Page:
Criminal justice reform is an issue that unites people from all points on the political spectrum. From the Koch brothers to the American Civil Liberties Union, most advocates seem to agree that something must be done to address the injustice and the incredible financial costs posed by the current system.

The desire to appear tough on crime while still being reform-minded puts our political leaders in the position of using rhetoric – and taking action – that is incapable of truly addressing the problem. That is because any discussion about changes in our criminal justice system are strictly limited to addressing those referred to as “non-violent” or “low-level” offenders.

This means that we effectively eliminate the possibility of reform that would apply to over half of the inmates in state prisons in the U.S. – “violent” offenders.

We seem to be comfortable with these labels, even though they are not always accurate. Yet, it’s becoming clear to reform advocates that the distinction itself is a major flaw in our criminal justice system.

More importantly, by neglecting to include those who have been labeled as violent offenders in the reform conversation, we are ensuring that future policies will fail many people who truly deserve a second chance, and we are essentially tying our own hands before we even begin the reform process.

The classifications of nonviolent and violent offenders are often mired in plea deals and mislabeling of convicts. A person who was arrested for multiple crimes, including one that is considered a violent crime, might end up being charged with only the nonviolent crime as part of their plea deal. Conversely, someone who never actually harmed another person might be labeled as a violent offender, as is often the case with someone who commits a crime with the illegal possession of a gun.

We also have to admit that legislation excluding those classified as violent offenders will only go so far in reducing our prison population. The majority of our prison population is held in state prisons, and more than half of those in state prisons are classified as violent offenders. Typically, people convicted of a violent crime face harsher penalties and longer sentences than those convicted of nonviolent crimes.

Another reason that these labels do more harm than good is the fact that they provide little flexibility in the process.

Our policies draw a sometimes arbitrary line in the sand which removes the discernment of people who decide how long a person will serve in prison or when they can be released. It’s very similar to the problems we’ve encountered with mandatory minimums, which leave judges with no control over sentencing.

Classifying someone as a violent criminal and not evaluating them based on their previous criminal record, their behavior in prison, their mental health status and the likelihood that they’ll pose a threat to the public puts us in a position where we fail make any real progress in reducing the costs to taxpayers and the burdens of communities that see disproportionate levels of incarceration.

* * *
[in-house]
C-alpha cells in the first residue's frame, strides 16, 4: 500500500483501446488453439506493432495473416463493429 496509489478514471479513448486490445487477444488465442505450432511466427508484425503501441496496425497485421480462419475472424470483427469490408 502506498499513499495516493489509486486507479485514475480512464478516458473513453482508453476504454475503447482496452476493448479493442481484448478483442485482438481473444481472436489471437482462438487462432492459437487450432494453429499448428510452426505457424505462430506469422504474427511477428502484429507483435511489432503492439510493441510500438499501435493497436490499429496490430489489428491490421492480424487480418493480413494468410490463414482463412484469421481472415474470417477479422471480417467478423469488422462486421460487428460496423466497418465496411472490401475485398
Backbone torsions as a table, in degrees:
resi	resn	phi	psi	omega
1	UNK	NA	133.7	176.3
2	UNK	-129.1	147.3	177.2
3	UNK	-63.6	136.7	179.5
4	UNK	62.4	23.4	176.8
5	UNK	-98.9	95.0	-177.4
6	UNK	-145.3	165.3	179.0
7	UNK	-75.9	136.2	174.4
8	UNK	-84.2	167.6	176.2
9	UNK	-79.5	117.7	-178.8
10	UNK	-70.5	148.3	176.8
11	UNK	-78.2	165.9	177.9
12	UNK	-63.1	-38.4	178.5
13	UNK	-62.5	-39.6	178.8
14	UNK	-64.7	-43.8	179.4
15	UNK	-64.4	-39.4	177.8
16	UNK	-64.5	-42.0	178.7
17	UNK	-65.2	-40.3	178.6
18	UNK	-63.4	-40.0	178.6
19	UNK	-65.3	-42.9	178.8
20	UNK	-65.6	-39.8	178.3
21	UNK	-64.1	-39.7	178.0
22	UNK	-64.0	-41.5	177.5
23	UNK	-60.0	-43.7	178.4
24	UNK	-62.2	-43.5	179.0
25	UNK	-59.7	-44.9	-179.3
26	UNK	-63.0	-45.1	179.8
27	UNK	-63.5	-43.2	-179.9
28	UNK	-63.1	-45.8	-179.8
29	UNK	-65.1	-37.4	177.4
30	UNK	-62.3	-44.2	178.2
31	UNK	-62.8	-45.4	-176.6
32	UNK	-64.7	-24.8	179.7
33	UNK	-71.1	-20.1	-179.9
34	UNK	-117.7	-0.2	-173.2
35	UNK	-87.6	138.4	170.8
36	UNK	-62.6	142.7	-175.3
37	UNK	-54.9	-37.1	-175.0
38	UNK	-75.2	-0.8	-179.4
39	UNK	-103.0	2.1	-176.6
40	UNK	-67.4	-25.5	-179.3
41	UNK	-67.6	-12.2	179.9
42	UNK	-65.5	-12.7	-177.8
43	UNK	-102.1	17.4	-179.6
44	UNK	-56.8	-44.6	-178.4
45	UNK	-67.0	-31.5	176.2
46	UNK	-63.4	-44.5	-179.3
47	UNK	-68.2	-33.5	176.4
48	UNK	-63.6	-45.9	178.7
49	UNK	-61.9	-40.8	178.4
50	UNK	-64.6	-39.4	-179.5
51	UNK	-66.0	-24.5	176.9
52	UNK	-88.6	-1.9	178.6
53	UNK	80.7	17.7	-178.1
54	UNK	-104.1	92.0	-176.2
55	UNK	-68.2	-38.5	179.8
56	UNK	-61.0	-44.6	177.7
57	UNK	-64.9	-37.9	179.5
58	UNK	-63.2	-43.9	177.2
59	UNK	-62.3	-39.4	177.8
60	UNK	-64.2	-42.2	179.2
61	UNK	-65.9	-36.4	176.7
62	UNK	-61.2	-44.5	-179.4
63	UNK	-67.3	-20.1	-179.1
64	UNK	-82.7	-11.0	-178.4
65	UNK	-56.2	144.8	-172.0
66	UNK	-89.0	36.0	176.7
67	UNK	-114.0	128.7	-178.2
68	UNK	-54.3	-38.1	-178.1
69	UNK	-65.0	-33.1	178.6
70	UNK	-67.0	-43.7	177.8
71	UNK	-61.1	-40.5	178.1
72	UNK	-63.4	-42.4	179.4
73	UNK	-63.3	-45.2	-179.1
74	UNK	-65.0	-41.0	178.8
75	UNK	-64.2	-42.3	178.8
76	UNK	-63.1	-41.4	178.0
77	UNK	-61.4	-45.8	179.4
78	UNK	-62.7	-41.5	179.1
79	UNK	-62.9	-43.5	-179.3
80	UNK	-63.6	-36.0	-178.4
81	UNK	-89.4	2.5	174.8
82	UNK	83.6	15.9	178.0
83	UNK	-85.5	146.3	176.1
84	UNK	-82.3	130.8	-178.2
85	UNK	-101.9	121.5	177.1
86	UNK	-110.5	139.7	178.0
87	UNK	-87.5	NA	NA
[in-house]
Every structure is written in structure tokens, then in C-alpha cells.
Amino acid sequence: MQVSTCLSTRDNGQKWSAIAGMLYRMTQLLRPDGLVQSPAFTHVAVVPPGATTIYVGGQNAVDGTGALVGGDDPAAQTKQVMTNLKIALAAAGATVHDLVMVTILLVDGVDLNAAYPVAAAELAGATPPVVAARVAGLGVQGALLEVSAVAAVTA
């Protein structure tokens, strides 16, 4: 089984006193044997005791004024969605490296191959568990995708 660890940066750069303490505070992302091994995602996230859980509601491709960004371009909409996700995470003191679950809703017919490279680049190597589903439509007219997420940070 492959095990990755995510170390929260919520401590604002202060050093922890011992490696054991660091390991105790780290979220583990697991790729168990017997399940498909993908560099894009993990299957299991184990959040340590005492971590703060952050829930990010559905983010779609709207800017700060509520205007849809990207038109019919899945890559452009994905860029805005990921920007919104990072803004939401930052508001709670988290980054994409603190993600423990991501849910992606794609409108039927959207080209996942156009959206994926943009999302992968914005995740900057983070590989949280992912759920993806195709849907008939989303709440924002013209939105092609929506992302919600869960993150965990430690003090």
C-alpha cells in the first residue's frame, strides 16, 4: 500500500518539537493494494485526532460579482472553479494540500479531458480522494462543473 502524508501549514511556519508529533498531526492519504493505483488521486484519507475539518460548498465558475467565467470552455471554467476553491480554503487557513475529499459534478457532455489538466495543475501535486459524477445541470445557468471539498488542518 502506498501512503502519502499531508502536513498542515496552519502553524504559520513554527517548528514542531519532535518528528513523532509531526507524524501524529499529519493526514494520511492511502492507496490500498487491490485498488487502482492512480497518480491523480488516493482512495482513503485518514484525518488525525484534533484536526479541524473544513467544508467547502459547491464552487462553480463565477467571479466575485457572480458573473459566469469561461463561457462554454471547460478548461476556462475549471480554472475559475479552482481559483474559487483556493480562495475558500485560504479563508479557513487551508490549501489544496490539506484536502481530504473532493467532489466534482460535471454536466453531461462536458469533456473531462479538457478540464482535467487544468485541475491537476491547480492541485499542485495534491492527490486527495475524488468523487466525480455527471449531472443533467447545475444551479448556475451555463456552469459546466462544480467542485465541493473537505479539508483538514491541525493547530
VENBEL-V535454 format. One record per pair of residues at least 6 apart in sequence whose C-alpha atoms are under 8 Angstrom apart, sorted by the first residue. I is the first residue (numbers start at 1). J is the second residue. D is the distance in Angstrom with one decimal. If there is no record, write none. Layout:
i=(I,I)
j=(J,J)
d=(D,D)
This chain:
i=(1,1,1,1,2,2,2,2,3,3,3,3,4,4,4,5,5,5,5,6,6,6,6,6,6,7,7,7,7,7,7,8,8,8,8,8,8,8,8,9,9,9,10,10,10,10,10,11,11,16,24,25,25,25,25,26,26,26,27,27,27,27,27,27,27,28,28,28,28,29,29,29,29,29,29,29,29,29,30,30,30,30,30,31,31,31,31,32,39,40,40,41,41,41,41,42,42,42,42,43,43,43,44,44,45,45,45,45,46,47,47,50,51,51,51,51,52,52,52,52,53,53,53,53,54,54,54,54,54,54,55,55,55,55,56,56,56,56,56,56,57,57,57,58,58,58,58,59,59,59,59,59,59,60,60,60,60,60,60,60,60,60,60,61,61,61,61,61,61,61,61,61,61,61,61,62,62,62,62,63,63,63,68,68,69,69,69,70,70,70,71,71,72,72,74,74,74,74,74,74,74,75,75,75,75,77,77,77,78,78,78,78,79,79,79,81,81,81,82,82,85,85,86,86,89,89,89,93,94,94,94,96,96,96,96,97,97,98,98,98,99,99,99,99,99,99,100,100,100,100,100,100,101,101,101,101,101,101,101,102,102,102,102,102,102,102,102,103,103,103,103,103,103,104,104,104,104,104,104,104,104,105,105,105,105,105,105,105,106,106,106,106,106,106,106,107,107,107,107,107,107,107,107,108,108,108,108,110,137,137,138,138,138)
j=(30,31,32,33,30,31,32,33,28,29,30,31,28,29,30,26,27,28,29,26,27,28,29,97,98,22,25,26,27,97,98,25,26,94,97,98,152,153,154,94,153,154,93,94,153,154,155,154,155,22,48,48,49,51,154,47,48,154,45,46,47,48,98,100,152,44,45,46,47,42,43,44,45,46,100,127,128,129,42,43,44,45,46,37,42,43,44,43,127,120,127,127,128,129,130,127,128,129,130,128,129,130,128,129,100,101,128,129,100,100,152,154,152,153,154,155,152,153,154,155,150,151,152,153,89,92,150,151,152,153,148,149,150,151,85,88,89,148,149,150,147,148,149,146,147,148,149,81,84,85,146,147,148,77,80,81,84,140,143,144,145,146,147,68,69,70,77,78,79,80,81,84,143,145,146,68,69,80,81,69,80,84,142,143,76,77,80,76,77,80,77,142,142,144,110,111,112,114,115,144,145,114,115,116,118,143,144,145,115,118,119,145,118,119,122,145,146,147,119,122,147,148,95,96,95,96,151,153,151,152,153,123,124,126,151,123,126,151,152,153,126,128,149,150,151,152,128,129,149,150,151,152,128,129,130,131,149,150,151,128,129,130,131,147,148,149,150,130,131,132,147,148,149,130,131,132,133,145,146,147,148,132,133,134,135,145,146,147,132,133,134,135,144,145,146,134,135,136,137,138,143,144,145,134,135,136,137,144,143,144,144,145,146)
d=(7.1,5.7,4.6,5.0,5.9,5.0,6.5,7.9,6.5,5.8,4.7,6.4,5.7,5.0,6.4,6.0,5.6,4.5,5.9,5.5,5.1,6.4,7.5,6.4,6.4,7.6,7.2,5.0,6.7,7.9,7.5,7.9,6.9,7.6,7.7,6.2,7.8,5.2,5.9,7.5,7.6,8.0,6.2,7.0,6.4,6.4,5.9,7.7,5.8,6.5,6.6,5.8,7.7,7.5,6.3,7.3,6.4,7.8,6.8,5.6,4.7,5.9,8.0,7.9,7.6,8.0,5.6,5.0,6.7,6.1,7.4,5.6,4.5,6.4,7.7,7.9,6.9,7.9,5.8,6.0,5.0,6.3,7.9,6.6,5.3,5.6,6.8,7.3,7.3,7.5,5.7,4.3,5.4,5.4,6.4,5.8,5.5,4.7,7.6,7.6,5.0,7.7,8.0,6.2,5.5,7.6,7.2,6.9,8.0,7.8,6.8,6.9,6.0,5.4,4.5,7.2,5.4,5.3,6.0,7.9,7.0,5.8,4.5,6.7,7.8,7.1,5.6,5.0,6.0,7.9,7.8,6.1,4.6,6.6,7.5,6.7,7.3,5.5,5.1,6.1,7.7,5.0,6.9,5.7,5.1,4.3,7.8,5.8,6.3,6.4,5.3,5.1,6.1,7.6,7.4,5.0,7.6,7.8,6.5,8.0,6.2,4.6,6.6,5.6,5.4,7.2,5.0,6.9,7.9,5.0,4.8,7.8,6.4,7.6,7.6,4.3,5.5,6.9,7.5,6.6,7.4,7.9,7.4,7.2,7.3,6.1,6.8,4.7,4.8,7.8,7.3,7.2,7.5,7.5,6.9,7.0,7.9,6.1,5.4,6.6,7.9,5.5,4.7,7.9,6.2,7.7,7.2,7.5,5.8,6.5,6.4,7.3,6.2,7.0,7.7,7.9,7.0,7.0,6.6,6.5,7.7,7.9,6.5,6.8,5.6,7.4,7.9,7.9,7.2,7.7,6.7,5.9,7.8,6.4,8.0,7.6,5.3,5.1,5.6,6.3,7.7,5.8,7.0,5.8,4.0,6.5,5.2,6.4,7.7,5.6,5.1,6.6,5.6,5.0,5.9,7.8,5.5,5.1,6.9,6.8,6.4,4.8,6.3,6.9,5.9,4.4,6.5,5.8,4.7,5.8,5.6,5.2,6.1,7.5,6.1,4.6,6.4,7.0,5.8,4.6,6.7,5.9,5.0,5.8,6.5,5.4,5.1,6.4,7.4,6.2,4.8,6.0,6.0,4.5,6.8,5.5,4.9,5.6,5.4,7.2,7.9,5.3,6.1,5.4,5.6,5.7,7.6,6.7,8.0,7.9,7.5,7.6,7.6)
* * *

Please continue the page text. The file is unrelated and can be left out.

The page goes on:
It’s likely true that most Americans would be uncomfortable with the idea of violent offenders being included in prison reform, but we have to ask if our policymakers are complicit in perpetuating the idea that addressing only nonviolent offenders will fix our problems. The failure to inject a more nuanced approach to criminal justice reform means that we will continue to see inadequate policies.

Non-violent offenders should certainly be a big part of our reform, and there’s little doubt that we have a completely misguided approach to handling drug offenders in our country. But making nonviolent offenders the sole focus of reform will do little in the way of ending mass incarceration in the United States. We have to ask ourselves, are we oversimplifying the problem with the distinction of nonviolent and violent offenders simply because it is more comfortable for us?

(possible sidebar)

Prison population in the U.S.

  • The United States has less than five percent of the world’s population, but we have more than 20 percent of the world’s prison population.
  • The majority of prisoners in the United States are in state prisons.
  • Drug offenders make up only about one-sixth of the state prison populations.
  • Violent offenders make up over half of our state prison populations.

Dan Carman is a Kentucky criminal defense attorney. His website is http://www.kentuckycriminaldefenseattorney.com/

Sources:

http://www.politifact.com/virginia/statements/2014/dec/15/jim-webb/webb-says-us-has-5-percent-worlds-population-25-pe/

http://www.prisonpolicy.org/reports/pie2016.html

http://www.bjs.gov/content/pub/pdf/p13.pdf

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